ERA has ended in tragedy

The Record (Troy, NY) - - FRONT PAGE - Ge­orge Will’s email address is georgewill@wash­

Karl Marx was no more mis­taken than usual when he said that his­toric peo­ple and events appear twice, first as tragedy, then as farce. To­day’s ad­vo­cates of a musty frag­ment of the 1970s, the Equal Rights Amend­ment, are demon­strat­ing that some­thing that be­gins as farce can reap­pear as tragedy, be­cause abuse of the Con­sti­tu­tion is tragic.

With Illi­nois slouch­ing to­ward bankruptcy, its Leg­is­la­ture must have bet­ter things to do, yet it re­cently rat­i­fied the ERA. But can a leg­isla­tive ca­daver be rat­i­fied?

On March 22, 1972, a stam­ped­ing Congress sent to the states for rat­i­fi­ca­tion this con­sti­tu­tional amend­ment: “Equal­ity of rights un­der the law shall not be de­nied or abridged ... on ac­count of sex.” With­out se­ri­ously con­sid­er­ing what this would add to the 14th Amend­ment’s guar- an­tee to “any per­son” of “equal pro­tec­tion of the laws,” the House and Sen­ate passed it 354-24 and 84-8, re­spec­tively. The irony of a gal­lant Congress be­hav­ing cav­a­lierly in sev­eral senses was surely lost on ERA sup­port­ers.

Leg­is­la­tors sworn to “sup­port and de­fend” the Con­sti­tu­tion voted to clut­ter it with lan­guage the mean­ing of which they did not -- could not -- know. The mean­ing was ir­rel­e­vant to the main pur­pose, which was to grand­stand with an amend­ment the first, and for many ad­vo­cates the suf­fi­cient, func­tion of which was “con­scious­ness-rais­ing” -- to “put women in the Con­sti­tu­tion.” An­other pur­pose was to arm lib­eral judges with lan­guage into which they could pour what­ever con­tent they wanted. So, the ERA would ei­ther be a con­sti­tu­tional nul­lity or li­cense for un­con­strained ju­di­cial improvising.

Be­cause the Con­sti­tu­tion’s framers be­lieved that the most im­por­tant de­ci­sions should not be taken on slen­der ma­jori­ties, and that fre­quent amend­ments would im­pair the Con­sti­tu­tion’s majesty, they re­quired amend­ments to pass both houses of Congress with two-thirds ma­jori­ties and re­ceive rat­i­fi­ca­tion by three-quar­ters of the states. Since then, con­sti­tu­tional moral­ity has evolved the prin­ci­ple that rat­i­fi­ca­tion should oc­cur dur­ing a pre­de­ter­mined pe­riod of de­lib­er­a­tion, re­flect­ing (in the Supreme Court’s words) a “suf­fi­ciently con­tem­po­ra­ne­ous” con­sen­sus of at least (nowa­days) 38 states “at rel­a­tively the same pe­riod.”

So, Congress, as has been cus­tom­ary since the 18th Amend­ment (Pro­hi­bi­tion, 1919), re­quired ERA rat­i­fi­ca­tion within seven years, which was gen­er­ous: The first 10 amend­ments (aka the Bill of Rights) were rat­i­fied in 27 months. Leav­ing aside the 27th Amend­ment per­tain­ing to con­gres­sional salary in­creases (dor­mant for 203 years, re­sus­ci­tated in the anti-Congress fever of 1992), the av­er­age time for rat­i­fy­ing amend­ments since the first 10 has been 16 months, and no amend­ment has taken even four years. The 26th Amend­ment (low­er­ing the vot­ing age to 18) took less than four months.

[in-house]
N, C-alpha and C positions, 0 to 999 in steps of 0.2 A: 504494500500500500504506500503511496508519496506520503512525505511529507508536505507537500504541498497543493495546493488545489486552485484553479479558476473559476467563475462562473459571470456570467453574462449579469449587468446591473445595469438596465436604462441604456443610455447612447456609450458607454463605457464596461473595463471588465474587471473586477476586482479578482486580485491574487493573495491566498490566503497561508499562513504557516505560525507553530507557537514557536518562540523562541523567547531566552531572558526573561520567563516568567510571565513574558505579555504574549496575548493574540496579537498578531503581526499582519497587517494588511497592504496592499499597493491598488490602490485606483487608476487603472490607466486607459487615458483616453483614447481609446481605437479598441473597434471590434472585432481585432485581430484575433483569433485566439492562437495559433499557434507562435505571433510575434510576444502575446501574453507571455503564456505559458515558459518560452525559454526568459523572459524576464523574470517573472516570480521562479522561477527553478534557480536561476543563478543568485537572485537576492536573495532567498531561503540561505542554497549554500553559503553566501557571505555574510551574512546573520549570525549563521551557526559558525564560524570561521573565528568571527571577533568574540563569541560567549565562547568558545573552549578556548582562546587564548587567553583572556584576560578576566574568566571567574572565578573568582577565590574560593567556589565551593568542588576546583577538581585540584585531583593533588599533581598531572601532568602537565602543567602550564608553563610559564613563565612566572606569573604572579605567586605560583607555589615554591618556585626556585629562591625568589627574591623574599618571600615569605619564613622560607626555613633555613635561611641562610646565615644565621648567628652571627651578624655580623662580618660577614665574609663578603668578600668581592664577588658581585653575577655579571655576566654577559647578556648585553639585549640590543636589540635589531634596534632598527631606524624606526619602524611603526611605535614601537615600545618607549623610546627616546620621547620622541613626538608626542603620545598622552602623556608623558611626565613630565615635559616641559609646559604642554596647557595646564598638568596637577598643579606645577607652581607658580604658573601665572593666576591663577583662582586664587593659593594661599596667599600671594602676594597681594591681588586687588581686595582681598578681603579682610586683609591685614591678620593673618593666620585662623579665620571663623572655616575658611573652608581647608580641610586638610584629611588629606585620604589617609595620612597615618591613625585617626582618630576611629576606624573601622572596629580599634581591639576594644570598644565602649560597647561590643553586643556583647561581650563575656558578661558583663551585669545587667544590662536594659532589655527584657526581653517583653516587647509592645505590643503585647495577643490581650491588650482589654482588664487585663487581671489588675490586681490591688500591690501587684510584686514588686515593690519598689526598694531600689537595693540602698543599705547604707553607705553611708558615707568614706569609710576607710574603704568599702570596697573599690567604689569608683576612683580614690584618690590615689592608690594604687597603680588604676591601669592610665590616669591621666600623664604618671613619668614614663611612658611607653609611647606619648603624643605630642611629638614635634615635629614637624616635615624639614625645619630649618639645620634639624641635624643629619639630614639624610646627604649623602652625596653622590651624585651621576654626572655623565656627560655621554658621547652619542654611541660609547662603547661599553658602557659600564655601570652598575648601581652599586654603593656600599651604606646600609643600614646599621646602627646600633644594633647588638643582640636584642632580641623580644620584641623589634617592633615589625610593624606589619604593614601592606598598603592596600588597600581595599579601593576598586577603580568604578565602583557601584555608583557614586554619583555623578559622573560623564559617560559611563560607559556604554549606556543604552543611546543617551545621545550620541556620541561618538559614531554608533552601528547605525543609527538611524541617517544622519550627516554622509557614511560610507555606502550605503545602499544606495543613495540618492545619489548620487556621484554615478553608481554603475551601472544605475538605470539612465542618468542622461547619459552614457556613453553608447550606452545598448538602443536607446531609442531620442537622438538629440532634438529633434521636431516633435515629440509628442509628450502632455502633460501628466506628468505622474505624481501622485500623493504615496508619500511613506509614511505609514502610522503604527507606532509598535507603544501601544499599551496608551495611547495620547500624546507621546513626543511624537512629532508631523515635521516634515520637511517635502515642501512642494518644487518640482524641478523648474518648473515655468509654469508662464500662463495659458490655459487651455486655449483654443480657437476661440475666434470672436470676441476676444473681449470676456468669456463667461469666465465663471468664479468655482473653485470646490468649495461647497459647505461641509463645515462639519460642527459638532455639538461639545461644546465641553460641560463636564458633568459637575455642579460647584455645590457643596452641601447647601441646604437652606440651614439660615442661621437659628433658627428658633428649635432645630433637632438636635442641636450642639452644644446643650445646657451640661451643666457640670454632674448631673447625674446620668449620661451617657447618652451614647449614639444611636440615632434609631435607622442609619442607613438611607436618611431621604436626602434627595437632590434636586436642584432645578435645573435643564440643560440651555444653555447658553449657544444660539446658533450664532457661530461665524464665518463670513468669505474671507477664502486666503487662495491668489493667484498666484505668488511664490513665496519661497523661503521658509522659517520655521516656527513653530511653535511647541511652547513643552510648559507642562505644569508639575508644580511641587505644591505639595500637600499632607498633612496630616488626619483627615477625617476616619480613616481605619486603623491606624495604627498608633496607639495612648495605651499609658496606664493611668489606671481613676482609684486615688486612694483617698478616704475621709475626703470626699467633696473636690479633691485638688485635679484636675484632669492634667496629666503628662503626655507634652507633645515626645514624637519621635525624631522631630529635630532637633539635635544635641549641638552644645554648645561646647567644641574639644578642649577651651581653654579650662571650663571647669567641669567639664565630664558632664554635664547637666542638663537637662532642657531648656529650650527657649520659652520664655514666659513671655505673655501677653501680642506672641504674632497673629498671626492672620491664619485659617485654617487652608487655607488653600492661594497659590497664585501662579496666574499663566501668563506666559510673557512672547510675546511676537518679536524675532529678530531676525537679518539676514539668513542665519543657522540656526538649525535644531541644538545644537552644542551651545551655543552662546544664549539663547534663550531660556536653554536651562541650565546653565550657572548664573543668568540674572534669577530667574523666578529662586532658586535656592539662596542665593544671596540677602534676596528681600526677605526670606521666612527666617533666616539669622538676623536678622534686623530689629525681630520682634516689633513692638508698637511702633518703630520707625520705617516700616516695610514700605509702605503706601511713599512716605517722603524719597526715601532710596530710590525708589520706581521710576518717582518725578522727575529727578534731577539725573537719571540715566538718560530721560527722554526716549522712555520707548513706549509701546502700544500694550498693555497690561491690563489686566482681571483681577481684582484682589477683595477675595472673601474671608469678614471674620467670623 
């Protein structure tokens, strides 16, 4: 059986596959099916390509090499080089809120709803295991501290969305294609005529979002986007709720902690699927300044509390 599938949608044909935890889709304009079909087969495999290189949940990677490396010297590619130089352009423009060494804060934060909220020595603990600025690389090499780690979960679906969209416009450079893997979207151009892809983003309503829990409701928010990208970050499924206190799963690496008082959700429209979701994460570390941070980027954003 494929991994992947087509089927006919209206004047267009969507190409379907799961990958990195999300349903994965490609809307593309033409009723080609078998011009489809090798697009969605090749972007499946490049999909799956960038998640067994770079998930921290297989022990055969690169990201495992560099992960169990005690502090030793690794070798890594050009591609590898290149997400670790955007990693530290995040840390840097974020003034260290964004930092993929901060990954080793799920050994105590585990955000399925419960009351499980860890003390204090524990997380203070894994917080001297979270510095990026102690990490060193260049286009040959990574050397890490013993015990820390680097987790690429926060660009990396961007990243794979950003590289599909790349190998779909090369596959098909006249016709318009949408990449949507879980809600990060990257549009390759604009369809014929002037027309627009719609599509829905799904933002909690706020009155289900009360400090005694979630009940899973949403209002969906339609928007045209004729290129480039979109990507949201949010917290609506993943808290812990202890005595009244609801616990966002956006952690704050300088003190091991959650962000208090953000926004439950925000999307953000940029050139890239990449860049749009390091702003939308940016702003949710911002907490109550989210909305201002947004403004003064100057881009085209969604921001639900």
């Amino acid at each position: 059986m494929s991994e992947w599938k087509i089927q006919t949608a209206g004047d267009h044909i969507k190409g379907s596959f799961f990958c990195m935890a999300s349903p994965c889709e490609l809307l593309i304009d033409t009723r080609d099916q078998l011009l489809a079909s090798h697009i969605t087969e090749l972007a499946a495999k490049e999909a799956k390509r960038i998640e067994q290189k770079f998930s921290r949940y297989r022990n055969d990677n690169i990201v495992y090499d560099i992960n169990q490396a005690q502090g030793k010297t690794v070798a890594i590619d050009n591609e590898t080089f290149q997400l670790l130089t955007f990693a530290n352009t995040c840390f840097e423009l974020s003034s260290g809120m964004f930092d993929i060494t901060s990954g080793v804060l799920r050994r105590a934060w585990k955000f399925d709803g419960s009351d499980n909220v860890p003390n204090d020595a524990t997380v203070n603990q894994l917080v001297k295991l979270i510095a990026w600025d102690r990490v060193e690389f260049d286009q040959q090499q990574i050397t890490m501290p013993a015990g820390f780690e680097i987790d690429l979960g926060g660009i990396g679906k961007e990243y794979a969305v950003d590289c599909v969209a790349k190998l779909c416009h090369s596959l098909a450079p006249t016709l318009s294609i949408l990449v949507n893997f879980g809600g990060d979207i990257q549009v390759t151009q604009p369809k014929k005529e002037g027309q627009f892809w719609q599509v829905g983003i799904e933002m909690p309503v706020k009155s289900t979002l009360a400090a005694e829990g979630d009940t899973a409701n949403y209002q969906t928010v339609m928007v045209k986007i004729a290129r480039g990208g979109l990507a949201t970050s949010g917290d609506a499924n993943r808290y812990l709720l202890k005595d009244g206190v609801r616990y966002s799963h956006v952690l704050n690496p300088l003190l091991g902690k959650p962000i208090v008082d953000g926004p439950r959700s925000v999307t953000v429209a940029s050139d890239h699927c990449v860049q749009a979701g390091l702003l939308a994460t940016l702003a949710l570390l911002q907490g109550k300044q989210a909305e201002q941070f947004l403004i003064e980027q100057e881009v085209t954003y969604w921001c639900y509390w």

Hawaii rat­i­fied the ERA the day Congress passed it. Ne­braska, rush­ing to be sec­ond, did it wrong and had to do it again. Twenty states rat­i­fied it in three months, most with­out hear­ings. In Jan­uary 1977, four years and 10 months into the process, In­di­ana be­came the 35th and last state to rat­ify it. Twen­tysix of the 35 ex­plic­itly re­ferred to the seven-year dead­line in their res­o­lu­tions of rat­i­fi­ca­tion. When the seven years expired, those sup­pos­edly seek­ing equal treat­ment for women sought and re­ceived spe­cial treat­ment. By a sim­ple ma­jor­ity, not the two-thirds re­quired for con­sti­tu­tional amend­ments, a supine Congress ex­tended the dead­line for 39 months -- but only for states that had not rat­i­fied it, in or­der to pre­vent new rescis­sions. It died in 1982, in its 123rd month, hav­ing gone longer (65 months) with­out a sin­gle ad­di­tional state’s rat­i­fi­ca­tion than it took to get all of its orig­i­nal 35. By which time five of the 35 (in- clud­ing, de­li­ciously, Ne­braska) had re­scinded their rat­i­fi­ca­tions.

The only fed­eral court to rule on the four-year ex­ten­sion held it un­con­sti­tu­tional, and said all rescis­sions were valid. Now, how­ever, ERA ad­vo­cates ar­gue that the clock can never ex­pire on rat­i­fi­ca­tion -- states can vote over and over (as Illi­nois has done) un­til they rat­ify it, and no rat­i­fi­ca­tion can be re­scinded. In 2017, Nevada rat­i­fied the ca­daver, so ERA pro­po­nents in­sist they are just one state away from vic­tory. But, in­con­ve­niently, ERA sup­port­ers in Congress have re­peat­edly rein­tro­duced it (most re­cently in Jan­uary 2017), thereby con­ced­ing that the process must be­gin again.

Which is far­ci­cal. In 1972, there were 13 women in the House and two in the Sen­ate. To­day there are 90 in the House and 23 in the Sen­ate, re­flect­ing 46 years of le­gal and so­cial changes that a prompt rat­i­fi­ca­tion of the ERA would not have has­tened and that con­sign­ment of the ERA to the at­tic of 1970s nos­tal­gia -- hip-hug­ging bell-bot­toms, etc. -- will not im­pede.

Ge­orge Will Colum­nist

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